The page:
In Alaska, rarely do we enjoy our outdoor activities alone. With harsh weather and remote areas where we like to play, getting hurt when you’re alone can be disastrous. Similarly, I’ve found that the best way to learn a new outdoor activity is by doing it for the first time with someone who is good at it, asking them to teach me and show me the ropes.
Most of my mountaineering skills I’ve learned from my friend, Doug. He’s taught me how to detect areas of avalanche danger. He’s shown me how to test the mountain snow. He’s shown me how to use probes and avalanche beacons. He’s taught me techniques for climbing steep inclines in deep snow. I now do things and go places that I would not go if Doug had not taught me and showed me how to go there safely.
The same is true for people who follow our leadership. Are you trying to create a certain culture where you lead? Most of us are. We want a culture where a certain pattern of behavior is the norm. To lead people into that pattern of behavior, we need to do two things for them. These apply whether we’re re-orienting a whole corporation or raising a family.
First we must tell those we’re leading where we’re going. This seems obvious, but leaders typically aren’t heard as much, or as clearly, as we think we are. We assume that if we’ve told someone something once, that’s enough. The truth is it’s not nearly enough. Particularly when it comes to casting vision for change, our people need to hear our message multiple times. When you start to get sick of repeating yourself, that’s when you can start to feel confident that you might be communicating the vision or direction enough. Sorry, but that’s how it works.
Second, we must show our people what we want the culture to look like. We must demonstrate the behaviors and practices that we expect to see from them. Remember, they can’t be what they can’t see.
Two Danger Zones
There are two danger zones that we need to avoid if we want to create a culture we dream of.
Tell, Don’t Show
The first danger zone is the Tell, Don’t Show Zone. We all know our actions speak louder than our words. So does our inaction. If the change doesn’t visibly begin with us, the value of the vision becomes suspect. People aren’t likely to follow you somewhere they can’t see you going. If we’re leading by example out of sight of our people, it’s like the tree falling in the woods when there’s no one around to hear it. To them, it’s like it didn’t happen. So think of ways to make your behavior changes viewable.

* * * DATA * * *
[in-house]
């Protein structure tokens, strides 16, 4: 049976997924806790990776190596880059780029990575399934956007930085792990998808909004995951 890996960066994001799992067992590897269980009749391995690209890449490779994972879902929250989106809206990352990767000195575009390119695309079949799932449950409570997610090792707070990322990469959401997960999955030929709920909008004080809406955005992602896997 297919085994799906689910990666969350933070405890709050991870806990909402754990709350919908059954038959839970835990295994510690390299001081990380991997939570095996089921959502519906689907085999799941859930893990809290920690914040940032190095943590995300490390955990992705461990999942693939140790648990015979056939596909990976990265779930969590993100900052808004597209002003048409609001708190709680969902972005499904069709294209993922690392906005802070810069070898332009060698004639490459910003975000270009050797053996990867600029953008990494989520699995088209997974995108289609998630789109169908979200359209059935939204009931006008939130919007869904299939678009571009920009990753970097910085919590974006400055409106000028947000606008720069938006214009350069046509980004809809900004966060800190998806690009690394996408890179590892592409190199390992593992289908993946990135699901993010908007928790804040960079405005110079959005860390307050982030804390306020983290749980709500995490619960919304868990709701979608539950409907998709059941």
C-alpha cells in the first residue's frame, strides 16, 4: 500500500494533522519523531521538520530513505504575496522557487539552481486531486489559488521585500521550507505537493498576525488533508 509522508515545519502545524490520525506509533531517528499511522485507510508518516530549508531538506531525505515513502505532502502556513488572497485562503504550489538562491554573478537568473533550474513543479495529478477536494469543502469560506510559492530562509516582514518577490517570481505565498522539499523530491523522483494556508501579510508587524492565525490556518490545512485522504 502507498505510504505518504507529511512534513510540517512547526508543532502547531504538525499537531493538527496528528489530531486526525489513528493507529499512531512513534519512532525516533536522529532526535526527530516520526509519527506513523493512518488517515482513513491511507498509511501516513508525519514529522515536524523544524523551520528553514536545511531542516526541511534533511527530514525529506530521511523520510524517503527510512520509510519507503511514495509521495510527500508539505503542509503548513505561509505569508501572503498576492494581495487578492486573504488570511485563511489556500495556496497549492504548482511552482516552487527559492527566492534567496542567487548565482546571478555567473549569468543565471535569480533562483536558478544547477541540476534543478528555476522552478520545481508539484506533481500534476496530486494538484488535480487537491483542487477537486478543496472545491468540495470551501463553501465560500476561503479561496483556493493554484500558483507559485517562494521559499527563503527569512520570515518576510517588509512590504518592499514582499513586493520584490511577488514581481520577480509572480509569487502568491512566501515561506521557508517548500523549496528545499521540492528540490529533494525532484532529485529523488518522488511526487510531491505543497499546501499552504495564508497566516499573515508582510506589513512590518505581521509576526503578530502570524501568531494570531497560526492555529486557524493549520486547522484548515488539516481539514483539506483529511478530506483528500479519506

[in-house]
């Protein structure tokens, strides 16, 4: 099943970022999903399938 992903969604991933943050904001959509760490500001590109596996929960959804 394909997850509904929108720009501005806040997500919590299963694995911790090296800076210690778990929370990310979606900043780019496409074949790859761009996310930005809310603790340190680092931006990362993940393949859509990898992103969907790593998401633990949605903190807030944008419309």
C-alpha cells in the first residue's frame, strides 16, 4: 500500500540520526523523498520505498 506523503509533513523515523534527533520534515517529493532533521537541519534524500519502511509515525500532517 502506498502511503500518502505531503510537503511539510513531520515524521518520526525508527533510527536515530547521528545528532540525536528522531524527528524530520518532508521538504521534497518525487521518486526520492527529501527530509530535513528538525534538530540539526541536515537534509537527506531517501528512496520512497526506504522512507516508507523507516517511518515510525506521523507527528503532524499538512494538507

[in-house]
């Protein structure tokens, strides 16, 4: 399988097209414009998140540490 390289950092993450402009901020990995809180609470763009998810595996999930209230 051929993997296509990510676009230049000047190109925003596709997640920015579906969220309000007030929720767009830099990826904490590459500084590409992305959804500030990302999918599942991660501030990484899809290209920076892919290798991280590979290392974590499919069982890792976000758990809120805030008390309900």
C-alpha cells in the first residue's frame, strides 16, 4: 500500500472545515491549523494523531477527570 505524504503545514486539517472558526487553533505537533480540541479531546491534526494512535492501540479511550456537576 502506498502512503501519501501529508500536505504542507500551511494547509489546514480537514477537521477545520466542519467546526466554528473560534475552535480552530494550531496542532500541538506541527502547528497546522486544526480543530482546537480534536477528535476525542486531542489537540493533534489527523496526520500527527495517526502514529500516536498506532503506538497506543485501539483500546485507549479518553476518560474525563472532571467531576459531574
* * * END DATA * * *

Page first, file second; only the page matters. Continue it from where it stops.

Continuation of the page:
Show, Don’t Tell
The second danger zone is the Show, Don’t Tell Zone. We often make assumptions about how much people are noticing. So we wonder why our leading by example doesn’t seem to be working. Shouldn’t people be picking up on this? Most of the time, we need to be more explicit in talking about our expectations than we think we have been. Would you try to raise your kids without explaining your expectations to them, just expecting them to pick up on them from watching you? No way! Teaching someone how you want them to do something makes your expectations more clear and builds confidence that what you’re asking for is doable.
Show and Tell
The Show and Tell Zone is the sweet spot. This is where we repeat the cycle of explaining our exceptions, demonstrating what those expectations look like in view of our people, helping them act accordingly, observing, and giving clear feedback.
If we’re more intentional about both explaining what we want and what we’re doing, and more intentional about demonstrating what we expect in view of the people we’re expecting it from, we can be more satisfied with the effectiveness of the culture we’re trying to create.
Jay Pullins has been leading and developing leaders in a variety of settings for over 30 years. He has a diverse background as a leadership coach, military officer, an appointed state official, and executive leader of Alaska's largest church. Jay has trained over 1,400 leaders in the last five years, from Alaska to Southern California, in various fields from universities to military, construction, product distribution, manufacturing, telecommunications, churches, banks, casinos, and a railroad.